The current crisis has been unfolding since the waning days of the 2016 campaign, when Trump refused to say whether he’d be bound by the election results if Hillary Clinton won.
It continued through March 4, 2017, when Trump claimed, without evidence, that Obama had wiretapped his phones in the Trump Tower during the campaign.
It deepened in May 2017, when, by his own admission, Trump was thinking of “this Russia thing” when he decided to fire FBI Director James Comey, who had been leading the bureau’s investigation into Russian meddling in the 2016 election, and then admitted to Russian officials that firing Comey had relieved “great pressure” on him “because of Russia,” according to a document summarizing the meeting.
A constitutional crisis becomes especially dangerous when a president of the United States tells the public it cannot trust the government of the United States.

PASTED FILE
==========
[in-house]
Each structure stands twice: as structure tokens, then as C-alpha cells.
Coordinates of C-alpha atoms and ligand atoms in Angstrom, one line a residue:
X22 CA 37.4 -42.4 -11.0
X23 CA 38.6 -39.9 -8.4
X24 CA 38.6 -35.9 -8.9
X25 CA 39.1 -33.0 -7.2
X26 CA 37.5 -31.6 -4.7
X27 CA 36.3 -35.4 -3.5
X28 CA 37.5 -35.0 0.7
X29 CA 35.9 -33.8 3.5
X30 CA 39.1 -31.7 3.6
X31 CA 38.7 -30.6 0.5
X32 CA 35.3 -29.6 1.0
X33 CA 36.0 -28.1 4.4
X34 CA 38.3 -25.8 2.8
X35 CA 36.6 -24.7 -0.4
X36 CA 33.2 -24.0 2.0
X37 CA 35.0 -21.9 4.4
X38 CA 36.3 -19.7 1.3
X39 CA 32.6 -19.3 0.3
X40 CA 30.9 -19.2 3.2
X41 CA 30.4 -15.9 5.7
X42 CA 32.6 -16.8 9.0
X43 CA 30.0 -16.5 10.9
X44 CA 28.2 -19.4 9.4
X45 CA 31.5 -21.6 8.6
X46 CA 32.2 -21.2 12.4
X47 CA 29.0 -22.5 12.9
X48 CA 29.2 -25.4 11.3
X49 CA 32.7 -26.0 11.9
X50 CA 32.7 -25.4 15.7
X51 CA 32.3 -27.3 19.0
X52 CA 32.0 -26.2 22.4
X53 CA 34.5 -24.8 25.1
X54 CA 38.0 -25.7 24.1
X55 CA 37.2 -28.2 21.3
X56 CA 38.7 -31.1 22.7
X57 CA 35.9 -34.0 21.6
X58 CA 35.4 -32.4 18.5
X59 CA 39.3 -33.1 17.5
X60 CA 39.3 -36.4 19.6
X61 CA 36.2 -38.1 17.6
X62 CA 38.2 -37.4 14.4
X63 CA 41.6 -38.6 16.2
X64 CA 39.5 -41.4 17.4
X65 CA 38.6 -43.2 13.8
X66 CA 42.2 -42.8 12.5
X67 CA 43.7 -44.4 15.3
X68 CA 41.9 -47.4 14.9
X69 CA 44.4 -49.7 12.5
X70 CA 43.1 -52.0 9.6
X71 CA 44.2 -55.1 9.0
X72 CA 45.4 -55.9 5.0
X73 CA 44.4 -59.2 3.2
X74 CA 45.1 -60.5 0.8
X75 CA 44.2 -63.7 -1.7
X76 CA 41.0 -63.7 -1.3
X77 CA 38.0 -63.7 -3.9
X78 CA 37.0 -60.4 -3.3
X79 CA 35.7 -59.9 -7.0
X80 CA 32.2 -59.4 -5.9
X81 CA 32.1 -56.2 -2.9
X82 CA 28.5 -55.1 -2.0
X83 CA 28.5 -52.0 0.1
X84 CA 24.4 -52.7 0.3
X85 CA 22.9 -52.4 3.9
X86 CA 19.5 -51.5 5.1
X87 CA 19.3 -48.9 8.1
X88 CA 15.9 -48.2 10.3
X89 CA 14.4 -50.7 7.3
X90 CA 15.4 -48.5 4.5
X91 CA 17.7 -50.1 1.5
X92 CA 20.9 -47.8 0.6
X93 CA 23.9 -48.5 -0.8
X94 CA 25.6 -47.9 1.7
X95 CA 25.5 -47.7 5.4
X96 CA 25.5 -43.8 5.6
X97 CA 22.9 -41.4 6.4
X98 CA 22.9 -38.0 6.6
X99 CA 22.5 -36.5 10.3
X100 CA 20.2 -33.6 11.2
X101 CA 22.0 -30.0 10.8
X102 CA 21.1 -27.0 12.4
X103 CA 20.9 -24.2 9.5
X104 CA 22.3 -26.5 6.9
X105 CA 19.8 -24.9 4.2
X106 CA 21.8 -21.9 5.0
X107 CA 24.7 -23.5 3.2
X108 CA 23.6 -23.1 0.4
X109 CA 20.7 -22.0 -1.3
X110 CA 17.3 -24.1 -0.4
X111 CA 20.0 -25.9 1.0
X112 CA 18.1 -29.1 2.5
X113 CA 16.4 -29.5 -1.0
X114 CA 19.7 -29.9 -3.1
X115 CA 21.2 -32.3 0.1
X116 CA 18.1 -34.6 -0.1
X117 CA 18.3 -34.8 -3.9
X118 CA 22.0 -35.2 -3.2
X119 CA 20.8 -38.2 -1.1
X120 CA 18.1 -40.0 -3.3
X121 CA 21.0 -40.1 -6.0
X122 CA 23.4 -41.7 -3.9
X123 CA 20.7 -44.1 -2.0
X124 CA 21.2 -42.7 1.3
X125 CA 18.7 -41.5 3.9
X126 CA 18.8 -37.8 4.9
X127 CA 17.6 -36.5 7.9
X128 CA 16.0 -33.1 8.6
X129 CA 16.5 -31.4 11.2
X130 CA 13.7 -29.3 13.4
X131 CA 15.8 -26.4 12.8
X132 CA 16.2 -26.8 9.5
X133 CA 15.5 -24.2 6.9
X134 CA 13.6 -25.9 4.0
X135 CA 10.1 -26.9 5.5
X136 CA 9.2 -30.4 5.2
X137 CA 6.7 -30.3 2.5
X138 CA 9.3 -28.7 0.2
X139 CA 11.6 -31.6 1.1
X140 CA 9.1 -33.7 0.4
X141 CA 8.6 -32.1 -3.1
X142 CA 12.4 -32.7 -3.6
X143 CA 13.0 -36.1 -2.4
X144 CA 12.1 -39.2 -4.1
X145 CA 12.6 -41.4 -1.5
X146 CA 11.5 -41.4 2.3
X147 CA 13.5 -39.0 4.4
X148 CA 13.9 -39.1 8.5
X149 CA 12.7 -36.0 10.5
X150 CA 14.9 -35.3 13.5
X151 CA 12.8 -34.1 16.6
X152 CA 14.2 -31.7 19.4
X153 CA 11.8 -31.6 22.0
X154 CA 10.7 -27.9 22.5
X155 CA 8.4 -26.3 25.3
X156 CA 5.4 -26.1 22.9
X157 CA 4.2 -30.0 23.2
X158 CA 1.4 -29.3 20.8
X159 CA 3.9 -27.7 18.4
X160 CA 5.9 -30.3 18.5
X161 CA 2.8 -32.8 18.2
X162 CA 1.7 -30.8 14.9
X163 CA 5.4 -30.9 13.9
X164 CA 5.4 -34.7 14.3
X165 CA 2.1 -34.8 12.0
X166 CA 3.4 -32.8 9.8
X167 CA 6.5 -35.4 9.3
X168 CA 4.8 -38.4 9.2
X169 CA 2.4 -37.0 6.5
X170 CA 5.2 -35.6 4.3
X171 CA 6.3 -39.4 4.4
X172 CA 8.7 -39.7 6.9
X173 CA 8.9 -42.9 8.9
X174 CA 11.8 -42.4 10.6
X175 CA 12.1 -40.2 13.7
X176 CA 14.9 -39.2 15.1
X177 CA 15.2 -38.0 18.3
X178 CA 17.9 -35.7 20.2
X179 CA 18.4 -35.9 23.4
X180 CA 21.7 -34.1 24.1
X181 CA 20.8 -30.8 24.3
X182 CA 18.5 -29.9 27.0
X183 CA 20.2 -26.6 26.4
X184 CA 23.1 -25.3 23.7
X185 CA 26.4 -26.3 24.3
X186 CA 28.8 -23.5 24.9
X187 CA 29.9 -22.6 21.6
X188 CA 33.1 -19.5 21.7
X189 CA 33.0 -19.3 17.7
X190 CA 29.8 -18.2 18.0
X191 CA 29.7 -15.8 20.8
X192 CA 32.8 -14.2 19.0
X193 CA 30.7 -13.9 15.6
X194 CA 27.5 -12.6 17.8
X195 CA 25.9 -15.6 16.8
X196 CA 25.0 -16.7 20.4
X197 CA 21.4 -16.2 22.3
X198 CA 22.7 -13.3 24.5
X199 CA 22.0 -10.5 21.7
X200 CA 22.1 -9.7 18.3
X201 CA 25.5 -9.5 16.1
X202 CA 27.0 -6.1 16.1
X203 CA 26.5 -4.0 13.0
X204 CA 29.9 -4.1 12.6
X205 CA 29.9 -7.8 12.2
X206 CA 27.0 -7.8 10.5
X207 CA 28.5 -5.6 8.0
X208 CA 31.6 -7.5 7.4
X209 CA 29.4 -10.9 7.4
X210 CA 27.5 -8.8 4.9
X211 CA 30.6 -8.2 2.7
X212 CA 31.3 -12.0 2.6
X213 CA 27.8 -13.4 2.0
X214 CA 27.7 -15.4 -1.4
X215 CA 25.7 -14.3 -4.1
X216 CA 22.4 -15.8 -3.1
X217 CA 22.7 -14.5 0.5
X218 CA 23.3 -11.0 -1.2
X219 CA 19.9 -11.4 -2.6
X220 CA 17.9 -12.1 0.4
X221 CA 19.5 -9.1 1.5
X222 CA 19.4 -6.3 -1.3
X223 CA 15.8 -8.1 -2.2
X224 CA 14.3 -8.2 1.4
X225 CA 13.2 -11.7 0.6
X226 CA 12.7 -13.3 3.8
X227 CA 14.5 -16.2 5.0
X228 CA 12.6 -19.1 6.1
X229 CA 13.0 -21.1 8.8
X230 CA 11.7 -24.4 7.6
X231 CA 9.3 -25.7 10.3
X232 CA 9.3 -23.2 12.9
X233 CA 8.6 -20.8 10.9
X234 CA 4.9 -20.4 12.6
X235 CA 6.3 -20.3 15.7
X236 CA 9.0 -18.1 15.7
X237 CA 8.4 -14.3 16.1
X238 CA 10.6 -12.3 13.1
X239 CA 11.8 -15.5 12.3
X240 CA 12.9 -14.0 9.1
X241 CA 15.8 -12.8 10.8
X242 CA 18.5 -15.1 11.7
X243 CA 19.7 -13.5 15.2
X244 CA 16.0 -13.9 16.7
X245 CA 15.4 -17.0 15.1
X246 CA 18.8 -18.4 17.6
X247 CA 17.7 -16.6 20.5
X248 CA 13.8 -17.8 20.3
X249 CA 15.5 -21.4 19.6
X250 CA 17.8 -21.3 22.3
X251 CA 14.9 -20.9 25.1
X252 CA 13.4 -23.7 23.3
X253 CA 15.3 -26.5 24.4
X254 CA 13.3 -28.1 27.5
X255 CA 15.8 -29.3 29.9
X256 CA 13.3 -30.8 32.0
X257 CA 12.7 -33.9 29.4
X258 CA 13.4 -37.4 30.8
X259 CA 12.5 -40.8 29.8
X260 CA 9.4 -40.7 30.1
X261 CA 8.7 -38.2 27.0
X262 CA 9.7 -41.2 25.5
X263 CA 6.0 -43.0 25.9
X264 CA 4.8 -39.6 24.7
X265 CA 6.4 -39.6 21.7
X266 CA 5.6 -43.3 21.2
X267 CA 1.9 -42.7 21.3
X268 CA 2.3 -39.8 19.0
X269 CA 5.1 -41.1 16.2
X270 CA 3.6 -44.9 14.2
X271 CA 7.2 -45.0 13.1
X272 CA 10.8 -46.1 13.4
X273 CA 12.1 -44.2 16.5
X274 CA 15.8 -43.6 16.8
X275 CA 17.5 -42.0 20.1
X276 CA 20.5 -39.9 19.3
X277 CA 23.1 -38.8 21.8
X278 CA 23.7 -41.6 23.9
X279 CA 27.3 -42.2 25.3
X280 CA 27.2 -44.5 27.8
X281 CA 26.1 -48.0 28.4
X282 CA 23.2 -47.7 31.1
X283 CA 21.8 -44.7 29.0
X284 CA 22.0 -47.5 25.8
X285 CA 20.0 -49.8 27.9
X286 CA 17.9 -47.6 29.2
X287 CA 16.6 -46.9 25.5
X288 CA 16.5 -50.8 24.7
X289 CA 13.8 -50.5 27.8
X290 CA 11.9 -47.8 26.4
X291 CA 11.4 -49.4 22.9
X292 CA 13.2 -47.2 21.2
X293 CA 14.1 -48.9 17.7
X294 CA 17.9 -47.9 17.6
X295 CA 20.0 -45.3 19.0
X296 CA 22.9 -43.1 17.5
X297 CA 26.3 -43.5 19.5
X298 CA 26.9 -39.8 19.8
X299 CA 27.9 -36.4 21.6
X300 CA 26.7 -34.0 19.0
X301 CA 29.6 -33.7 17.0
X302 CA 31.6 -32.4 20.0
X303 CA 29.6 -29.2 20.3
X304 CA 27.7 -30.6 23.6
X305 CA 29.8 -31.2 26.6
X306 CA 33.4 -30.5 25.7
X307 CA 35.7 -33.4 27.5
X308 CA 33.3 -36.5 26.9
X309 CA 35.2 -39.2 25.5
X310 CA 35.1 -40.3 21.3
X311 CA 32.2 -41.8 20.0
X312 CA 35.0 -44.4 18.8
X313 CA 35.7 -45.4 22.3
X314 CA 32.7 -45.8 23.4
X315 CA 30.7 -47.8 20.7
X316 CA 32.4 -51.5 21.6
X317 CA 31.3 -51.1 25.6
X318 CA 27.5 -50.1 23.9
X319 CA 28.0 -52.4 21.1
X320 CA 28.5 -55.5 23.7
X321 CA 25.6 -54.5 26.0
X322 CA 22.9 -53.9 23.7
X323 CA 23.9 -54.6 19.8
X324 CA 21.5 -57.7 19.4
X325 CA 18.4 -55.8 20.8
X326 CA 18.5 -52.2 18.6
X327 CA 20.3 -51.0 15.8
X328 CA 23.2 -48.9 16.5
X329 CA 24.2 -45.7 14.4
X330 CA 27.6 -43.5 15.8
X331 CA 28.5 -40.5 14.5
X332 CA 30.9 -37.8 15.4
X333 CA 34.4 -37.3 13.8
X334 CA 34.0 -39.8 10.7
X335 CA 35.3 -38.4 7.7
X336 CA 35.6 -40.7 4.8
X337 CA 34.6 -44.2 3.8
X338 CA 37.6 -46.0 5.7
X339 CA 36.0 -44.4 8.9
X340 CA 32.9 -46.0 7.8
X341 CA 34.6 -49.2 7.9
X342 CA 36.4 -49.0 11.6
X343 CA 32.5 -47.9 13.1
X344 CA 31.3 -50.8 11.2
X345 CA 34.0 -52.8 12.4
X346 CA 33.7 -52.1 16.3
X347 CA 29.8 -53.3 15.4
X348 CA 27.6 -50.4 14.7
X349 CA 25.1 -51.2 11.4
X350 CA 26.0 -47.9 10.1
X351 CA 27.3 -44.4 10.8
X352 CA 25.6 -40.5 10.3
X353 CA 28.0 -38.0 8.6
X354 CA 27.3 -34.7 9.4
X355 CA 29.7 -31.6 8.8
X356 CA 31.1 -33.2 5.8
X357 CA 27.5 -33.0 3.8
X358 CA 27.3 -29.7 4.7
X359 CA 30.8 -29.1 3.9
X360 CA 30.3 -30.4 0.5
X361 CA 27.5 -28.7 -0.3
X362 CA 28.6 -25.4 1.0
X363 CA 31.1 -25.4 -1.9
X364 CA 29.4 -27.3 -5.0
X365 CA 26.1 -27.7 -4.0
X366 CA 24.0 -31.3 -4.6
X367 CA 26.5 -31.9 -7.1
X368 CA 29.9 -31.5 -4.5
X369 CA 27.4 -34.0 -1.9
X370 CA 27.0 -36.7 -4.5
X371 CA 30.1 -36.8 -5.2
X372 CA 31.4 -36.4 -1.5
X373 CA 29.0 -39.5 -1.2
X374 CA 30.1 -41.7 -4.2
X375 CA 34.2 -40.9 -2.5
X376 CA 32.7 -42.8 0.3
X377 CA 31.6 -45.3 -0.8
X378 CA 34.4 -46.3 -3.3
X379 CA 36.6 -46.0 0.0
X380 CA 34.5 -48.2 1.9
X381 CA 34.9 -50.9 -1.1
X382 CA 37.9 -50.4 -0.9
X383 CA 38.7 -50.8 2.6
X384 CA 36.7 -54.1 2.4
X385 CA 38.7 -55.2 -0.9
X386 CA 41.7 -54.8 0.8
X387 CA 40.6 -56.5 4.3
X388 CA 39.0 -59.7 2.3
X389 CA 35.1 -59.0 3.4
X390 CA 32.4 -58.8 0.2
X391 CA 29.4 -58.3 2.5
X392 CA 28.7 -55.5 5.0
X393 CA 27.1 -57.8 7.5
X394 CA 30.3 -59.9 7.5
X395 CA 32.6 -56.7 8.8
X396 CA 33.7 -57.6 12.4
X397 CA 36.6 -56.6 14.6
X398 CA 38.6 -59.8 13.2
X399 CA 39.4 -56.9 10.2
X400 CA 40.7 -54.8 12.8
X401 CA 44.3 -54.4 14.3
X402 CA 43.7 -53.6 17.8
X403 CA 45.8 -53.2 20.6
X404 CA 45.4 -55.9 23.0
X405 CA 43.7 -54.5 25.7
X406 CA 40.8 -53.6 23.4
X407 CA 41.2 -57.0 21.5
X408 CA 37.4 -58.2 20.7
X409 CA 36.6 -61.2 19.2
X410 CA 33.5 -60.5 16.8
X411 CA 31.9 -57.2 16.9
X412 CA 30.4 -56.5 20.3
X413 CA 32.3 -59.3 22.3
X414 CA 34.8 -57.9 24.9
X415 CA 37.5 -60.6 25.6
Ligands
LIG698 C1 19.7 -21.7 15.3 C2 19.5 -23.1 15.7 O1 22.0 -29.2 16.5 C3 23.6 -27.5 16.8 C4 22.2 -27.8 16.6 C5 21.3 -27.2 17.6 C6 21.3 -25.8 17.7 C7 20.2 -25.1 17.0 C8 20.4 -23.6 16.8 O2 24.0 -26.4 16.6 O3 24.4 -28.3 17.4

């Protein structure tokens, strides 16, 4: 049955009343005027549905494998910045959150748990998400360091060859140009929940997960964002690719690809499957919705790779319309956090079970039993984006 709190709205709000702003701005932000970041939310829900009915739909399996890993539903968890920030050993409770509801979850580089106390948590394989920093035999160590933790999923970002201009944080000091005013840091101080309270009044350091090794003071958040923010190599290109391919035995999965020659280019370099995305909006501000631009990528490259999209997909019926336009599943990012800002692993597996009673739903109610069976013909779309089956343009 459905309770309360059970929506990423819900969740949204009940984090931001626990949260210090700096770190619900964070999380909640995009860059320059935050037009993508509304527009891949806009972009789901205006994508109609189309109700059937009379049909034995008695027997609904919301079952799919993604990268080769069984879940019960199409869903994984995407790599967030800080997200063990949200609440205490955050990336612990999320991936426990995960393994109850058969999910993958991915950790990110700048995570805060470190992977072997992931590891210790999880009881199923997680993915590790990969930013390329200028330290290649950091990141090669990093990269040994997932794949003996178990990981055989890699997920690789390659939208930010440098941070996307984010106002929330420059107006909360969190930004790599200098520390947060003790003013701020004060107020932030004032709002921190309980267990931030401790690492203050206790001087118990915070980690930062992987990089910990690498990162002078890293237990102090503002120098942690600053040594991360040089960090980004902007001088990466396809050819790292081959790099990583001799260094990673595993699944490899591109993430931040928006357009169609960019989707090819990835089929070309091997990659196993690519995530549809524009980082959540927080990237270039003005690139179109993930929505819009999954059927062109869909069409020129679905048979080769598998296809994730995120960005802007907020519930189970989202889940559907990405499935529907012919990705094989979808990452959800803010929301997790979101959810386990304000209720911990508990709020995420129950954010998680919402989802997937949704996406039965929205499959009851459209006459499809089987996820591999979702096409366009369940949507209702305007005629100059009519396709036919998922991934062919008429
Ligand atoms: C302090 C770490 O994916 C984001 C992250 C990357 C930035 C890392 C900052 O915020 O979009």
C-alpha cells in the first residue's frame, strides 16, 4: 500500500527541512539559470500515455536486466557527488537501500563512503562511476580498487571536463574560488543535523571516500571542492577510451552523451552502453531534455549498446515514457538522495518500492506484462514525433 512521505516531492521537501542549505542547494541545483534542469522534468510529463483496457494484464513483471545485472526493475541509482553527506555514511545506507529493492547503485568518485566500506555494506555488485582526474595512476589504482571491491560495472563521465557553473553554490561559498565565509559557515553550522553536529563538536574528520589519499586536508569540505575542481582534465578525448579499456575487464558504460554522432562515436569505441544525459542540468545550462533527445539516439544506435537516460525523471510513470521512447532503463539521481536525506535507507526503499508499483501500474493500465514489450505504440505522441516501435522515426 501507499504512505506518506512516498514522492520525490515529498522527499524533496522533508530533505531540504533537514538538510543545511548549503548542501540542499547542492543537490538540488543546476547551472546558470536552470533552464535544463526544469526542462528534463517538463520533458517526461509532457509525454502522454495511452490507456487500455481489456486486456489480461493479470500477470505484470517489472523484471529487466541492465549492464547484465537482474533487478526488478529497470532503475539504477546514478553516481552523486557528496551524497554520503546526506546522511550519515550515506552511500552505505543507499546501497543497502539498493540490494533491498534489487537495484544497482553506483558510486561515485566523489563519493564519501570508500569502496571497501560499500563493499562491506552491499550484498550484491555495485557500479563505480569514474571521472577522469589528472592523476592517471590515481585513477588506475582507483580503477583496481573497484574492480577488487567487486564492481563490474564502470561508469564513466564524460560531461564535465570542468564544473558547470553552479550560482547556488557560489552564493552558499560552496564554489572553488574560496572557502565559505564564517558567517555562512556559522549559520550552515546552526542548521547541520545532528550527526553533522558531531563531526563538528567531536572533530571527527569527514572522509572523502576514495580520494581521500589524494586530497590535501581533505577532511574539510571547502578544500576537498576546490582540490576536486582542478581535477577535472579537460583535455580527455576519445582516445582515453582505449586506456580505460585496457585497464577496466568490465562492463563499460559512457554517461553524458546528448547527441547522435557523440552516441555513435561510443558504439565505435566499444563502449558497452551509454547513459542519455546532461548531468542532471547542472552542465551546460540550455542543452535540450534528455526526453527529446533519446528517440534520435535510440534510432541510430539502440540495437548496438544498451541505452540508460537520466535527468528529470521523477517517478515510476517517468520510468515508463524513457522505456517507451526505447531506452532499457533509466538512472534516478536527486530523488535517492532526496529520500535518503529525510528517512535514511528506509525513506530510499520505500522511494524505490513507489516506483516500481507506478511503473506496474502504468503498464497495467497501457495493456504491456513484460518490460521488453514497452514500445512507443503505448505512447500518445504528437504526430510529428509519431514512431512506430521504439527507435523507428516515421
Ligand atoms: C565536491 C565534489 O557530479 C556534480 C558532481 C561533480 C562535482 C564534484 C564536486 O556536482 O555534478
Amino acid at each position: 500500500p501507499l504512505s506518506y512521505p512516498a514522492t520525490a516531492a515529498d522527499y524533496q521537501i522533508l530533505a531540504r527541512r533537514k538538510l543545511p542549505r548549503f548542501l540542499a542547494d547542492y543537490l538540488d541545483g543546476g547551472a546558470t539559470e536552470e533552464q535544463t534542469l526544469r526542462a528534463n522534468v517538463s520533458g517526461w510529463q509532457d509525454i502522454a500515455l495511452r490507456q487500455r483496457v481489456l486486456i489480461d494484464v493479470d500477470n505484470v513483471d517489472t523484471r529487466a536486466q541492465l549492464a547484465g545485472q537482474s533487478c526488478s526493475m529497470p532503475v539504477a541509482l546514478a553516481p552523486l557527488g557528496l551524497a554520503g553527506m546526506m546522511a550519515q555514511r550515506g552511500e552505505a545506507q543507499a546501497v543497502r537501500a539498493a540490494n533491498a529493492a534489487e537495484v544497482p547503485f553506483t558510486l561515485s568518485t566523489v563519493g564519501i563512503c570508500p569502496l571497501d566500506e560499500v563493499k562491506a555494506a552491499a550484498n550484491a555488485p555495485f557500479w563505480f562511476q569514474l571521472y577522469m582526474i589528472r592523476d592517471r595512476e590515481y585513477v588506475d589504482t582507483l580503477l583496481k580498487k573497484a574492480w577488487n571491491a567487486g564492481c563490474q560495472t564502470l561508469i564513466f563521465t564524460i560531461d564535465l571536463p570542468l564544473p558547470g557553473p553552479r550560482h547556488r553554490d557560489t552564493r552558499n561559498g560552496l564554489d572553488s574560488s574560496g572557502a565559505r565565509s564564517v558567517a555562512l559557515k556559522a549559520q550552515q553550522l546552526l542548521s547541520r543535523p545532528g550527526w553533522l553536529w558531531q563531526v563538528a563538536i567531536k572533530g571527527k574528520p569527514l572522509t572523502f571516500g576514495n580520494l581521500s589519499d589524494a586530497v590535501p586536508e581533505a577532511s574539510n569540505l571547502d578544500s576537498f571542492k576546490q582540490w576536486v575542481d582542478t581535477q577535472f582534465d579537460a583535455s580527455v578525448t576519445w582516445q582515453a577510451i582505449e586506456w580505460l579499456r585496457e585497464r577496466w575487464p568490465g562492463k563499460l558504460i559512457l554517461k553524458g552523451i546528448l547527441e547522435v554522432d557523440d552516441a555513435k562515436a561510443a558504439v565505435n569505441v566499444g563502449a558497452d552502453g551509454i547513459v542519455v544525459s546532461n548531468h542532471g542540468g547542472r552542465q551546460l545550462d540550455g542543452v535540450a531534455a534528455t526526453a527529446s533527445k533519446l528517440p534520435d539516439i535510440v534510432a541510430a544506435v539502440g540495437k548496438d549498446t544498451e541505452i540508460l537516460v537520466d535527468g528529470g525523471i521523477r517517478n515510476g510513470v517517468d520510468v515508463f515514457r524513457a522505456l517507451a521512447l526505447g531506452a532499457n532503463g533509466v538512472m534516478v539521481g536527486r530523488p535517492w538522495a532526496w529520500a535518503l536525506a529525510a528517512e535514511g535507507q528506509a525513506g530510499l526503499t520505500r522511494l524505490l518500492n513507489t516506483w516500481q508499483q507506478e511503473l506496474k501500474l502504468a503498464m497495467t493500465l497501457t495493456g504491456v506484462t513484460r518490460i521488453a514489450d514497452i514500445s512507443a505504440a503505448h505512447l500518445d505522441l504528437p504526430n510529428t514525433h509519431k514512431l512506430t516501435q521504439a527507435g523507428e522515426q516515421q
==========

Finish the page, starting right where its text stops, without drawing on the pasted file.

Over the last few weeks, Trump has done just this.
First he accuses the FBI of sending a spy to secretly infiltrate his 2016 campaign “for political purposes.” Then he “demands” that the FBI investigate the spying — resulting in the Justice Department sharing portions of the FBI investigation with Trump’s allies in Congress.
Trump blames the entire Mueller investigation on a conspiratorial “deep state” intent on removing him from office. He uses pardons to demonstrate to those already being investigated that they shouldn’t cooperate because he can pardon them, too.
He claims he has the absolute right to pardon himself and can thereby immunize himself from any outcome, and he asserts that he has the power under the Constitution to end the investigation whenever he wants.
The only legal way to constrain Trump is to vote for a Congress this November that will stand up to him. And then, in November 2020, vote him and his regime out of office.
If he refuses to accept the results of that election, as he threatened to do if he lost the 2016 election, he will have to be forcefully removed from office.
Friends, we are no longer trying to avert a constitutional crisis. We are living one. The question is how to stop it from destroying what’s left of our democracy.